Opening Sentence: (First sentence of first story) When the girl sneaked in at midnight, he used his penlight to make a note.

The Review:

Twenty-two authors. Twenty-two stories. Twenty-two rhymes. This is an anthology of twenty-two Mother Goose Rhymes that will have you shuddering in your reading nook, crying in public
Jul 27, 2012 W rated it really liked it
Shelves: 2012-read
The stories in this dark anthology are all based on Mother Goose nursery rhymes, taking the well-known lines of our childhood and putting a frightening twist on them, telling the story behind the story. The stories range from bleak gothic literature to downright terrifying horror-movie slashers, so be prepared for mature themes such as rape, suicide, murder, and some just plain evilness.

Linking the stories together with the Mother Goose theme created an interesting set of tales, and showed the a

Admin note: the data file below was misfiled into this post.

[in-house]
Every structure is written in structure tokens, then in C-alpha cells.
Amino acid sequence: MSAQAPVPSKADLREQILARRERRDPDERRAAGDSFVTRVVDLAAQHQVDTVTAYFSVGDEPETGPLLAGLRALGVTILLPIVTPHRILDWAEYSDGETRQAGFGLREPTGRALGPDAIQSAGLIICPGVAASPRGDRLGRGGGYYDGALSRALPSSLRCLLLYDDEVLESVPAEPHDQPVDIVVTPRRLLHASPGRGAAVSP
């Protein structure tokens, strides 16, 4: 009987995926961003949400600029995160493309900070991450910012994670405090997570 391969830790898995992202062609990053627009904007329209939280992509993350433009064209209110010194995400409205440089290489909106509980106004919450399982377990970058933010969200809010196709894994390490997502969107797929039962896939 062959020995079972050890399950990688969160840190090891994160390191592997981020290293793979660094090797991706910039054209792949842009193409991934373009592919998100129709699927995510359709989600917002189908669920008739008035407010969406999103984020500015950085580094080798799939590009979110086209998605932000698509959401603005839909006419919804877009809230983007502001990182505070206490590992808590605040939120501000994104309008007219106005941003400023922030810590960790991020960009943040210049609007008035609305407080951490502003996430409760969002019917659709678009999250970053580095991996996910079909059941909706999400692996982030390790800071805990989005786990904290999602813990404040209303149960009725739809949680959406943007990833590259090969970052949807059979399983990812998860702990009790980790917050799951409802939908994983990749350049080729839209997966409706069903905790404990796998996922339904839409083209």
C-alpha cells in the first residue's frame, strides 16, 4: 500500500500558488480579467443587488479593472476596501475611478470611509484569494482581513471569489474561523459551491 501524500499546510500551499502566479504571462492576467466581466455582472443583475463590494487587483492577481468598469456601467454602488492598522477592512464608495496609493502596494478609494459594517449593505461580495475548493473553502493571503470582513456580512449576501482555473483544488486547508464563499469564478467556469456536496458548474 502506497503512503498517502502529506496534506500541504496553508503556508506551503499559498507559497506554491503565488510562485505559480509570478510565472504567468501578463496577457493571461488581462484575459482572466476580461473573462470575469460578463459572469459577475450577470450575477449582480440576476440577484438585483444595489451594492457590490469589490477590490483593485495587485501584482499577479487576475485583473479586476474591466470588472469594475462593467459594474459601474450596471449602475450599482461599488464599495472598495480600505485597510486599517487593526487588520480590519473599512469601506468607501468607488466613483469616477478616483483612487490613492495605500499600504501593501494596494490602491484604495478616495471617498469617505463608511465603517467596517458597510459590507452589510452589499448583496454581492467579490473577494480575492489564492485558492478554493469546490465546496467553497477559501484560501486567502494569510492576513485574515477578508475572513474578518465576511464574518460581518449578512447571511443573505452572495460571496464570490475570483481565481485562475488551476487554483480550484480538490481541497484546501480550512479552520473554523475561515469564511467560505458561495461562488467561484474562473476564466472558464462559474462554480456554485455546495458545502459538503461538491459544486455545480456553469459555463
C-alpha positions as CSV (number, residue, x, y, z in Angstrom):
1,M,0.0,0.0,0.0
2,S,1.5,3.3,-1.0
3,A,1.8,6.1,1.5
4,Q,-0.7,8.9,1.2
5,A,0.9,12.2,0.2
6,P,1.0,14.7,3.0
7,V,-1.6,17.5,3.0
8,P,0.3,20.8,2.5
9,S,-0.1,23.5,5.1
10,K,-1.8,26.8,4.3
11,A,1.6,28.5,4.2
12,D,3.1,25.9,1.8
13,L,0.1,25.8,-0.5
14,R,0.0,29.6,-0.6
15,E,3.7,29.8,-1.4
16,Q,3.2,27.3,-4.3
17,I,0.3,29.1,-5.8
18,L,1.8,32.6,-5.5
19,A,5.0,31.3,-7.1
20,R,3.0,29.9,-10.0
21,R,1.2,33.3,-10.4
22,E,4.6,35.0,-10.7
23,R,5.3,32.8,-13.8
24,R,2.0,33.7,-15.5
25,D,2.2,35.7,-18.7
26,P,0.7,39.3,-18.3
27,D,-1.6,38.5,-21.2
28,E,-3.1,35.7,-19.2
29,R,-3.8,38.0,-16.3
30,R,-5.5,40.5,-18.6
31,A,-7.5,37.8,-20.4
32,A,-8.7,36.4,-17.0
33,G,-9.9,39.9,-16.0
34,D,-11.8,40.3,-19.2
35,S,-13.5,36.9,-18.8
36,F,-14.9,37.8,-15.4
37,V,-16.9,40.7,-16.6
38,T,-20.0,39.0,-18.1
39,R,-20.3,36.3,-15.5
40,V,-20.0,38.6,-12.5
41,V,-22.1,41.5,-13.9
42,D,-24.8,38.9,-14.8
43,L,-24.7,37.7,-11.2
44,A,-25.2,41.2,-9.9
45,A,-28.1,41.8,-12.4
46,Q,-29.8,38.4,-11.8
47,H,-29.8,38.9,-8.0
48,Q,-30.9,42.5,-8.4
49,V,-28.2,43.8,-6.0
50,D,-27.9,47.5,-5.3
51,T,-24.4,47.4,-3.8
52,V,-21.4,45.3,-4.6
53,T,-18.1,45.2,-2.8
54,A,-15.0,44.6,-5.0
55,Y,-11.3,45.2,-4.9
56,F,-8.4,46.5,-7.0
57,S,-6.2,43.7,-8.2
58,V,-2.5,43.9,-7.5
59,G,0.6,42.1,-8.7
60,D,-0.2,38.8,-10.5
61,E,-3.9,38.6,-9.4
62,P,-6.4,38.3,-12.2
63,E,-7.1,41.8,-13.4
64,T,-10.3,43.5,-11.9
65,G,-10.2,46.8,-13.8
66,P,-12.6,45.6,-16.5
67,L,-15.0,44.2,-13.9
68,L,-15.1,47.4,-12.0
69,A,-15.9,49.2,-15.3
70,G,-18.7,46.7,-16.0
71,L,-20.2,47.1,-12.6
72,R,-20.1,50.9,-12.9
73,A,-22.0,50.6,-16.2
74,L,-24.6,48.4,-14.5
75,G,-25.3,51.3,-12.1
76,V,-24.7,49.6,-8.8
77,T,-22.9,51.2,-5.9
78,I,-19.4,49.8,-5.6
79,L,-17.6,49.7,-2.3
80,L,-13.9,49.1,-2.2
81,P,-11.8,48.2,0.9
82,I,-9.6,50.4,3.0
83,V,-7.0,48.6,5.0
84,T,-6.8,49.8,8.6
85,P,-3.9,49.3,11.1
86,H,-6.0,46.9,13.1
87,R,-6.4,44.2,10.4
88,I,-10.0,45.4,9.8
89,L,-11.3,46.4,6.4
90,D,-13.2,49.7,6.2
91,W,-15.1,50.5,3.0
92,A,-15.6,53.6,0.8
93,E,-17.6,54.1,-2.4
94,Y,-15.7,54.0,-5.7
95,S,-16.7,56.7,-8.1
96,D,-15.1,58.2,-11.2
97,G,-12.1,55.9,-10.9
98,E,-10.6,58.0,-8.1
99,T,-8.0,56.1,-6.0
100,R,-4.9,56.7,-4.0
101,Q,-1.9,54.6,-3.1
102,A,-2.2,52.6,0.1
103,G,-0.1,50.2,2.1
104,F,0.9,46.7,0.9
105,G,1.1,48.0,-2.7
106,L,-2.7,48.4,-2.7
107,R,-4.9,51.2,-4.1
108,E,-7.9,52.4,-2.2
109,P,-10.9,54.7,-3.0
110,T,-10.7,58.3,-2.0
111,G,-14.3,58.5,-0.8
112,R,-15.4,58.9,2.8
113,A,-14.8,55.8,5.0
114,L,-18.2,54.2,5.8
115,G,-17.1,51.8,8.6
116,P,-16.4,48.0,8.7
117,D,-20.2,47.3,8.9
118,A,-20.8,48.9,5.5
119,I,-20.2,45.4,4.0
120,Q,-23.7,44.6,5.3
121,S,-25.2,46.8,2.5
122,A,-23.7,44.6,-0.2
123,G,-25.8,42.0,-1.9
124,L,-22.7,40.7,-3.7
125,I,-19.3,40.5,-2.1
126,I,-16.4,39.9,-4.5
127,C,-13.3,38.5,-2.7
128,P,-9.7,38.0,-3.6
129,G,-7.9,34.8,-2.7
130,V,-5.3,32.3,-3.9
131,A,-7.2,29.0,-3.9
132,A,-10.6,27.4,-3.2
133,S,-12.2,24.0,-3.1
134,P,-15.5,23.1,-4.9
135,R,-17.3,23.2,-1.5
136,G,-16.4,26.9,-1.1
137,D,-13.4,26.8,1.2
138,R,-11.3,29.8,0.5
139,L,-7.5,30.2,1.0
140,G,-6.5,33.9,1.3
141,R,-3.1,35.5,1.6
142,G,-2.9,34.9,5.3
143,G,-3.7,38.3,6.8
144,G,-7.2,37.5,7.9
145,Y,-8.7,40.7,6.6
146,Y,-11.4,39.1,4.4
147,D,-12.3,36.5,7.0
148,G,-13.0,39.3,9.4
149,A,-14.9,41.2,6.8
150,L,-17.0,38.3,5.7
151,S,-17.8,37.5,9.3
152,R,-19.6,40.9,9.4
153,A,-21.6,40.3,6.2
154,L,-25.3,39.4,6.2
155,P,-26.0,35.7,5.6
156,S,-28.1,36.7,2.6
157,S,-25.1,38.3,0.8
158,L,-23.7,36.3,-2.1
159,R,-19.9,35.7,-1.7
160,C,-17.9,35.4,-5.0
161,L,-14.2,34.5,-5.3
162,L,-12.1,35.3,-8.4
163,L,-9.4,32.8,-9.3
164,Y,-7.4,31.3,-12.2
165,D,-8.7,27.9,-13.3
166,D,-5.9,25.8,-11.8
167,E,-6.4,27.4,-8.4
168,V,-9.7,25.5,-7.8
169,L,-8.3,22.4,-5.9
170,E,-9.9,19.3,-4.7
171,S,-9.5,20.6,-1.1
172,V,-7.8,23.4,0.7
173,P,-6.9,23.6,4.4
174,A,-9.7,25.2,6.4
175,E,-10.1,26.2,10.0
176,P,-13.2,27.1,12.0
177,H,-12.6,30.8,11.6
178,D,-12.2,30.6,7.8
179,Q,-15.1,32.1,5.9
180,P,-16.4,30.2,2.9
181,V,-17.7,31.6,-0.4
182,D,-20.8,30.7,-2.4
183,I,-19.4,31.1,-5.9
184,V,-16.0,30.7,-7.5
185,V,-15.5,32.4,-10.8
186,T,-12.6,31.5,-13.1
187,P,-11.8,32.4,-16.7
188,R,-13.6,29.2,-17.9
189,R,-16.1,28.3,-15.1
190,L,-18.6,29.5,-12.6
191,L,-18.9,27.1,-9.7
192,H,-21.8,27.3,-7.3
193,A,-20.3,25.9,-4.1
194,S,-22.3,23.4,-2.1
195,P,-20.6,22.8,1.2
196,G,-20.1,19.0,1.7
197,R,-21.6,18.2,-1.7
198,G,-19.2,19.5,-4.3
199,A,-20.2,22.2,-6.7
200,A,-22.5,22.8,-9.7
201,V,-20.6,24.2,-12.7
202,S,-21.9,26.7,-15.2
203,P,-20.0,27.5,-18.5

Adela Cacovean
This review is also featured on my blog. I received an ebook ARC of this book through NetGalley.

Bilingual review: ENG/RO


I am one of those people who sometimes get interested in a book by seeing its cover. This was the case with "Two and Twenty Dark Tales: Dark Retellings of Mother Goose Rhymes", and I can't say I regret my decision. It was a pleasant, interesting read most of the times.

This anthology having been written by twenty different authors, it's clear from the start that you can't
Dec 15, 2014 Angie rated it it was ok
I received an ARC from NetGalley.

I don't usually read anthologies, but I've seen this one around quite a bit and thought it sounded interesting. I love fairytale retellings, so dark retellings of Mother Goose rhymes definitely piqued my interest, even though I don't know many of the originals (they're included though!). I wasn't familiar with any of these authors, although I did recognize several names. I do think I'll check out some of their other works now that I've gotten a little taste.

Jul 25, 2012 Kwinn rated it really liked it